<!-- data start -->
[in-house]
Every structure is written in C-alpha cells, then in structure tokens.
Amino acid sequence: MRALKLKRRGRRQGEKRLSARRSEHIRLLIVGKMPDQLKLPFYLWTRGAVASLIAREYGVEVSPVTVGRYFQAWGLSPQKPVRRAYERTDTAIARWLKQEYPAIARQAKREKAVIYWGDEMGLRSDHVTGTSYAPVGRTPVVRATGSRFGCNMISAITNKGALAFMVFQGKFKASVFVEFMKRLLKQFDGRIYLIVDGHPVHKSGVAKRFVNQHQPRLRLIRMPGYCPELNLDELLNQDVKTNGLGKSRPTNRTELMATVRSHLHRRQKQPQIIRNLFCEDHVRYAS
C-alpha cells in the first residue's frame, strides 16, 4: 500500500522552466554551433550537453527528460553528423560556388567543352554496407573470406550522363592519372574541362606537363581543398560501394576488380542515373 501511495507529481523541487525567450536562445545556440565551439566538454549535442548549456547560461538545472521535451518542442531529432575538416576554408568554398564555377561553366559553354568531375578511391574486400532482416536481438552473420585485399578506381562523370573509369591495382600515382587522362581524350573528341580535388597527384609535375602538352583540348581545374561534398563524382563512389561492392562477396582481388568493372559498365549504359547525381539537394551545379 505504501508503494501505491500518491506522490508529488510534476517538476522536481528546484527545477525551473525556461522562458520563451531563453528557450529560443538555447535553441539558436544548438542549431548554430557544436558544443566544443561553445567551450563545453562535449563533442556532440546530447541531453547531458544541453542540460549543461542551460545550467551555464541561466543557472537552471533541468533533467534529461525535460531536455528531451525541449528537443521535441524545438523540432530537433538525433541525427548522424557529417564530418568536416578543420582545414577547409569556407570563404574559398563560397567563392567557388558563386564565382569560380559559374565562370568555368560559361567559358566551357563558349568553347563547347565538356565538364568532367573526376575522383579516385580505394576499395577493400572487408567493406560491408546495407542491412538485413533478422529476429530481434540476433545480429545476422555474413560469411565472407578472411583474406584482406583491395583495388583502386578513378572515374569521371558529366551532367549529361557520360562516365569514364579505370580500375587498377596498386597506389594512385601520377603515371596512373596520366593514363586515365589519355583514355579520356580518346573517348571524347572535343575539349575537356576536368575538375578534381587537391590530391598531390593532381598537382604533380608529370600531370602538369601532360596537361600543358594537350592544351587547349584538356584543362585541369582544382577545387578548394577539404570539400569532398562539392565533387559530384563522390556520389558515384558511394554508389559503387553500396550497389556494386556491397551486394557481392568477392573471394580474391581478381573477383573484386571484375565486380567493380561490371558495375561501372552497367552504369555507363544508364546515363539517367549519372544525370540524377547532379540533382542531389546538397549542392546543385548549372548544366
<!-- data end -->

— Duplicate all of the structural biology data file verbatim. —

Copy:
[in-house]
Every structure is written in C-alpha cells, then in structure tokens.
Amino acid sequence: MRALKLKRRGRRQGEKRLSARRSEHIRLLIVGKMPDQLKLPFYLWTRGAVASLIAREYGVEVSPVTVGRYFQAWGLSPQKPVRRAYERTDTAIARWLKQEYPAIARQAKREKAVIYWGDEMGLRSDHVTGTSYAPVGRTPVVRATGSRFGCNMISAITNKGALAFMVFQGKFKASVFVEFMKRLLKQFDGRIYLIVDGHPVHKSGVAKRFVNQHQPRLRLIRMPGYCPELNLDELLNQDVKTNGLGKSRPTNRTELMATVRSHLHRRQKQPQIIRNLFCEDHVRYAS
C-alpha cells in the first residue's frame, strides 16, 4: 500500500522552466554551433550537453527528460553528423560556388567543352554496407573470406550522363592519372574541362606537363581543398560501394576488380542515373 501511495507529481523541487525567450536562445545556440565551439566538454549535442548549456547560461538545472521535451518542442531529432575538416576554408568554398564555377561553366559553354568531375578511391574486400532482416536481438552473420585485399578506381562523370573509369591495382600515382587522362581524350573528341580535388597527384609535375602538352583540348581545374561534398563524382563512389561492392562477396582481388568493372559498365549504359547525381539537394551545379 505504501508503494501505491500518491506522490508529488510534476517538476522536481528546484527545477525551473525556461522562458520563451531563453528557450529560443538555447535553441539558436544548438542549431548554430557544436558544443566544443561553445567551450563545453562535449563533442556532440546530447541531453547531458544541453542540460549543461542551460545550467551555464541561466543557472537552471533541468533533467534529461525535460531536455528531451525541449528537443521535441524545438523540432530537433538525433541525427548522424557529417564530418568536416578543420582545414577547409569556407570563404574559398563560397567563392567557388558563386564565382569560380559559374565562370568555368560559361567559358566551357563558349568553347563547347565538356565538364568532367573526376575522383579516385580505394576499395577493400572487408567493406560491408546495407542491412538485413533478422529476429530481434540476433545480429545476422555474413560469411565472407578472411583474406584482406583491395583495388583502386578513378572515374569521371558529366551532367549529361557520360562516365569514364579505370580500375587498377596498386597506389594512385601520377603515371596512373596520366593514363586515365589519355583514355579520356580518346573517348571524347572535343575539349575537356576536368575538375578534381587537391590530391598531390593532381598537382604533380608529370600531370602538369601532360596537361600543358594537350592544351587547349584538356584543362585541369582544382577545387578548394577539404570539400569532398562539392565533387559530384563522390556520389558515384558511394554508389559503387553500396550497389556494386556491397551486394557481392568477392573471394580474391581478381573477383573484386571484375565486380567493380561490371558495375561501372552497367552504369555507363544508364546515363539517367549519372544525370540524377547532379540533382542531389546538397549542392546543385548549372548544366